Blake is a native New Yorker and writer with a penchant for monogramming, thrifting, horror movies, Wes Anderson and anything Parisian. She carries a Vogue in one hand and a latte in the other.. You can find her at Style Island, your all in stop for Style, Food, Beauty, Travel & everything NYC. Facebook, Twitter, Instagram
Not To Write For Free: Guest Post Opinion by Janie Emaus
“Thank you for allowing me to prepare your taxes. In lieu of a cash payment, all I ask is that you like me. And please tell your friends about my accounting services.”
“Now that your nerves aren’t exposed anymore, you should be feeling better. I’m pleased you allowed me to work on your teeth for free. Unlike you, I love the exposure.”
“Thank you for snaking my drain, Mr. Rooter. You saved my day. I can’t pay you, but I’ll happily wear smiley emoticons all week for you.”
How many times have you heard conversations such as these? Never. The reason being, most hard-working individuals expect and need to be paid for their services. So, why should it be any different for writers? Especially when words are one of the most powerful tools on this planet.
Words have the ability to change the way people think. They carry the reader to different and exciting worlds. They show us we are not alone in our experiences, our desires, or our needs. They have the power to make us laugh when we need it most. To allow us to cry, knowing we are not alone. To heal a broken soul. To inspire. To illicit action. To make us feel alive.
Creating something with so much influence is hard, solitary work. With more and more competition, getting published can be nearly impossible. When a writer is published by a reputable online site, they should be compensated. The site is most likely deriving income from ads. Those ads are viewed by the readers. A reader who is drawn to the site because of the content. And who created the content? The writer: a talented, driven individual who often has to seek employment elsewhere in order to pay the bills. This “other” job takes away from the creativity bursting within the writer’s soul. And to me that is a great loss to the community.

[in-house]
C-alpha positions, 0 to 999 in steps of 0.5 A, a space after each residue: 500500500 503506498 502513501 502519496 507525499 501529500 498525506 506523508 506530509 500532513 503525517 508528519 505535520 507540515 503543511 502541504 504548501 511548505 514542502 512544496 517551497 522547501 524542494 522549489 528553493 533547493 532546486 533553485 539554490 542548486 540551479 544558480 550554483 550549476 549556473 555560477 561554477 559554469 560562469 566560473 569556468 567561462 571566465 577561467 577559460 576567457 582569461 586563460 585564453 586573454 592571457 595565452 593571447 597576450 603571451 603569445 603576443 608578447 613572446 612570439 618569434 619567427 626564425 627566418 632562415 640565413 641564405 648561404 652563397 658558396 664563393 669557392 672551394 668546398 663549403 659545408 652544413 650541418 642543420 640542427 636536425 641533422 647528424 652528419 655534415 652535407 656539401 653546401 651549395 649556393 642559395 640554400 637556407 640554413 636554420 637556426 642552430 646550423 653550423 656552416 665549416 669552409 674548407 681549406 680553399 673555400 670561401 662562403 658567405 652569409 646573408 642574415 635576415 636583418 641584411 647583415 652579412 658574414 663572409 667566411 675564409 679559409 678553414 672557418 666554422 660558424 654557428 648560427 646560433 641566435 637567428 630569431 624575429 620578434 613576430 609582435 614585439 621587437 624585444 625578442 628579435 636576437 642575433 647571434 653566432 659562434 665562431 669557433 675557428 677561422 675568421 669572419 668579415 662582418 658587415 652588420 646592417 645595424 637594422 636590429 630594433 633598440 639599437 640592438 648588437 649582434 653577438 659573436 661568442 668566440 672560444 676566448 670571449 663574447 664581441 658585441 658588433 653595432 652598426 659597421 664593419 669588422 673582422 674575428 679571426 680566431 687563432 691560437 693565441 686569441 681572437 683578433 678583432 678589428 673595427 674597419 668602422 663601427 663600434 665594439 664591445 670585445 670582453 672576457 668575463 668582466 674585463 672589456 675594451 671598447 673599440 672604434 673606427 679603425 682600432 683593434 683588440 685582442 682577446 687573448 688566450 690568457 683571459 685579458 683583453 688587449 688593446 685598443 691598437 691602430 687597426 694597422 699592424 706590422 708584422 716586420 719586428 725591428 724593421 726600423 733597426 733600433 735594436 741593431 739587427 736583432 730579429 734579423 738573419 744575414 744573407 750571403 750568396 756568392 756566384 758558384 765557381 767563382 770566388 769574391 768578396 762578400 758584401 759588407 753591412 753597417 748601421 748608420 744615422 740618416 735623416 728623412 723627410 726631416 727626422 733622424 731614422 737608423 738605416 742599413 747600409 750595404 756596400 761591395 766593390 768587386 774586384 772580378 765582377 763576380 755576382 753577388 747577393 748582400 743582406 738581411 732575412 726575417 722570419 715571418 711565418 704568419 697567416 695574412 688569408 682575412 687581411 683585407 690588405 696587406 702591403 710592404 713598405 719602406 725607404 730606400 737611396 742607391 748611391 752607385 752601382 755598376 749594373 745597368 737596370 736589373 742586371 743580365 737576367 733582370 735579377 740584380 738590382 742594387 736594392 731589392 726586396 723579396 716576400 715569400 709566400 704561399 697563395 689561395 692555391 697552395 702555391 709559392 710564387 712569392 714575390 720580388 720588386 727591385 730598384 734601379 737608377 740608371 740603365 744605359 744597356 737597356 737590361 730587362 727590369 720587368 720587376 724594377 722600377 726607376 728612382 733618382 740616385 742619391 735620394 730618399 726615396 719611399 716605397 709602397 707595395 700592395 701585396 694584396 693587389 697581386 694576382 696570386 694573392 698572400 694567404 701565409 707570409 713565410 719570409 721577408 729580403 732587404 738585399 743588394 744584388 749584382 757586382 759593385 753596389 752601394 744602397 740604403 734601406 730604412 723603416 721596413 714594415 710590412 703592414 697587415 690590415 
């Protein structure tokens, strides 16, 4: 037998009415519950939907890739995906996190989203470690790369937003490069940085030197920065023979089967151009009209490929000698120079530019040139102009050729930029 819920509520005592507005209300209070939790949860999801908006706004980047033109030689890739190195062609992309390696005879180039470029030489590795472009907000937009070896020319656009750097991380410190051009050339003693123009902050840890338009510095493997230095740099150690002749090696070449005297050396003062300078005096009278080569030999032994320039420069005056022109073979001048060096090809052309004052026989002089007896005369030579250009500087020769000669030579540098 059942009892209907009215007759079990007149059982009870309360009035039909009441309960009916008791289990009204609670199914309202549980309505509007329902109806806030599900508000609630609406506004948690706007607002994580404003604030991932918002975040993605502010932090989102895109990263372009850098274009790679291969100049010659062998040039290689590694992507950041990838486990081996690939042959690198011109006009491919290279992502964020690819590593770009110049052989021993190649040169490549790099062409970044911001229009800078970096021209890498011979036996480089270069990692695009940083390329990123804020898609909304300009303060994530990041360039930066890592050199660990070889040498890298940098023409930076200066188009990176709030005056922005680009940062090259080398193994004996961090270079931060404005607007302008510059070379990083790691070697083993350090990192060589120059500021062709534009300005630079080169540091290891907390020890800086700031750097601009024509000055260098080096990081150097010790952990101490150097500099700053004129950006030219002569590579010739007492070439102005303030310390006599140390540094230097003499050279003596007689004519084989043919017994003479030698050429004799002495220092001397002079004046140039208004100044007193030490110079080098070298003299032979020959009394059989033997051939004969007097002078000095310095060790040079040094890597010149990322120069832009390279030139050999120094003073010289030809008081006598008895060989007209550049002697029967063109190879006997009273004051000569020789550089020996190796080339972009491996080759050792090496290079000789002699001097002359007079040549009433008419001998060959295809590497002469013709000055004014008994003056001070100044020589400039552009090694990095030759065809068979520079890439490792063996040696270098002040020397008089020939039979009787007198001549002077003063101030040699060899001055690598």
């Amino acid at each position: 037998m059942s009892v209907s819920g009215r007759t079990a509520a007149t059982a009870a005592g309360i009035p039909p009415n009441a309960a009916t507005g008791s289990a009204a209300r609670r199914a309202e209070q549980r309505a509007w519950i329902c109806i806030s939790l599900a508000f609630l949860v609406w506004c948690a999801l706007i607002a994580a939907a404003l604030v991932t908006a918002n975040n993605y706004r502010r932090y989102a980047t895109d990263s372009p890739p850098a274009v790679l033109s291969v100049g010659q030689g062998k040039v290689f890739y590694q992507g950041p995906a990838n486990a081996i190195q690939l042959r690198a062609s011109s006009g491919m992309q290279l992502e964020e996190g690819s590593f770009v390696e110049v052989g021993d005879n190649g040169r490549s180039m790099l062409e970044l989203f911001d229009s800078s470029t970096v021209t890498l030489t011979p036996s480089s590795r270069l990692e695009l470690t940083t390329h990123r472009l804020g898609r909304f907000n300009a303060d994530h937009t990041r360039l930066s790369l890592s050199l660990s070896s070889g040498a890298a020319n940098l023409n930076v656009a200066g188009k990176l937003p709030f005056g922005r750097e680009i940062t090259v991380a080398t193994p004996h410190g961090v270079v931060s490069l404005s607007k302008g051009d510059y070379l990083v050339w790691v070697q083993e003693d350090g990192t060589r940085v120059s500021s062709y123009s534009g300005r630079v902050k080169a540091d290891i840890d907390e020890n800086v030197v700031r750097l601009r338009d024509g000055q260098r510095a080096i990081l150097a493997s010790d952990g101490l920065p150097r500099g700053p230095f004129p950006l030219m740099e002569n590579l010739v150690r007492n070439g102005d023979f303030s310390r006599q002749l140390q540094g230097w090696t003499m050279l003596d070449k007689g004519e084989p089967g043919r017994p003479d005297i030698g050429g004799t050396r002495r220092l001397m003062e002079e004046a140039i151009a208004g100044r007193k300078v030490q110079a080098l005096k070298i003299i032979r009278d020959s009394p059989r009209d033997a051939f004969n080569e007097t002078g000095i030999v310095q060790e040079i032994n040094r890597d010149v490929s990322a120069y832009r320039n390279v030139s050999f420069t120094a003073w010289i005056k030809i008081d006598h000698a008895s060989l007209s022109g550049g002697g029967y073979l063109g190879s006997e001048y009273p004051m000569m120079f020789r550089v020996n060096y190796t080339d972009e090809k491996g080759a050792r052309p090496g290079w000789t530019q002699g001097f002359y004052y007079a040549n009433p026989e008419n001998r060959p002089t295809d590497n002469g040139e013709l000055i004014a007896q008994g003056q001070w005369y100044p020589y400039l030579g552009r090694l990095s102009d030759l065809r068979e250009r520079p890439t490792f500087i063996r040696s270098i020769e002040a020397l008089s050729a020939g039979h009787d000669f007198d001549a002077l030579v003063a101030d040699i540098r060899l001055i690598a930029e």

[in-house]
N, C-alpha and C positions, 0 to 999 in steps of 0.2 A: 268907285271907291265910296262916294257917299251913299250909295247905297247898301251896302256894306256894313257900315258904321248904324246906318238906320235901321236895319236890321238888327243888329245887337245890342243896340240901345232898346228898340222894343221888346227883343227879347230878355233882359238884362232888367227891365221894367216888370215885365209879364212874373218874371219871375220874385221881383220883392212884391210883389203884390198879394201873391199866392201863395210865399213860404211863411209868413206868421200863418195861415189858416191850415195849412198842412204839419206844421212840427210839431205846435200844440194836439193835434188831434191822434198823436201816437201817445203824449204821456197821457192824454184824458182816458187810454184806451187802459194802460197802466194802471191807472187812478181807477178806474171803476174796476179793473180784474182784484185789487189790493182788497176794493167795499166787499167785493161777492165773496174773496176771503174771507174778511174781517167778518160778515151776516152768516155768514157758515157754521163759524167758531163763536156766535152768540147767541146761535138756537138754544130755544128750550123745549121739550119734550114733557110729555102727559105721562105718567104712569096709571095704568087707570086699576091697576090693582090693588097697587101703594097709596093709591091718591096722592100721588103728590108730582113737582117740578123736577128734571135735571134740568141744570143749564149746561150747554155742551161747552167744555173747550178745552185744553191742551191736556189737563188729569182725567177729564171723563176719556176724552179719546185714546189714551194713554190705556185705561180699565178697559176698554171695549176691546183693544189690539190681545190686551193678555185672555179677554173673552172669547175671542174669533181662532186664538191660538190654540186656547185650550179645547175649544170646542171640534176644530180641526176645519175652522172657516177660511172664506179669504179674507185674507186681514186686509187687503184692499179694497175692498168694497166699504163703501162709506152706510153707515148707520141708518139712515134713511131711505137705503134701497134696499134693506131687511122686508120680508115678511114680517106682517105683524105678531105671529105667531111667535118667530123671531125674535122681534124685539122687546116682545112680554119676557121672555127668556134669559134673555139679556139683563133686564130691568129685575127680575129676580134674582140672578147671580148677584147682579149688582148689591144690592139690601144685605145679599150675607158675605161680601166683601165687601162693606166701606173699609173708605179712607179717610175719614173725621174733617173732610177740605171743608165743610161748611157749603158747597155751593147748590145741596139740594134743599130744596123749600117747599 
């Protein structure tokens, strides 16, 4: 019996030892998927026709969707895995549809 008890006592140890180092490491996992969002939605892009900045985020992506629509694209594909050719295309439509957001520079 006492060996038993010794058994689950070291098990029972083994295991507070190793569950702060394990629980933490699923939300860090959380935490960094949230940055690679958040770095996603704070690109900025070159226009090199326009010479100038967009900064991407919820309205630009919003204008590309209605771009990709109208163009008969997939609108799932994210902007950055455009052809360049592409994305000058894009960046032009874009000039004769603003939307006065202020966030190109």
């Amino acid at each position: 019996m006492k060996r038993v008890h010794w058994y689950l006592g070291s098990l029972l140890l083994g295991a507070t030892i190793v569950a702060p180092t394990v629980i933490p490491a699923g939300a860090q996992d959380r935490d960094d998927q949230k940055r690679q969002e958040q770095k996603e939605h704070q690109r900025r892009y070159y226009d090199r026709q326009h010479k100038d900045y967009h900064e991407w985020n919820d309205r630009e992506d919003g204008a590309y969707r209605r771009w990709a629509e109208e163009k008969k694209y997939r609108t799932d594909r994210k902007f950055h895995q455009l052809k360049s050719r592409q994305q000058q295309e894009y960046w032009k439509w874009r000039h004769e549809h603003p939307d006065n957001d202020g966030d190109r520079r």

Granted, I have written for some literary magazines that only paid me with copies, but everyone has to pay their dues. After a few freebies I moved on. And I sometimes write for editors who are friends. But isn’t that what friends are for? We help each other.
But before there was this need to accumulate friends, before the Internet and social media, writers were paid for magazine and newspaper articles. A piece was turned in. The magazine went to print. And the writer moved on to the next project. He didn’t count how many likes he received or how many times his article was shared. In very few instances (such as this one, pertaining to such an important issue) should one write for free with the promise of becoming recognized.
A strong social media presence is great, and of course, we can’t turn back time, but no amount of “likes” is going to pay the mortgage. Sharing and tweets and exposure should just be the icing on the cake. Because without the money earned for her hard work, the writer won’t be able to buy the cake in the first place.To Write For Free Or Not To Write For Free- Where do you lean? Click To Tweet
Janie is the author of two novels, Mercury in Retro Love and Before the After. And has essays in several anthologies, including the best-selling, You Have Lipstick on Your Teeth. In a previous life, she was a ghostwriter for Goosebumps and Fear Street series. Her blogs have appeared on The Huffington Post, Boomeon, In The Powder Room, Scary Mommy and Purple Clover. She was a 2013 BlogHer Voice of the Year. Janie believes when the world is falling apart, we’re just one laugh away from putting it together again. Follow Janie on JanieEmaus.com, Facebook and Twitter
Leave a comment and lets continue the friendly debate!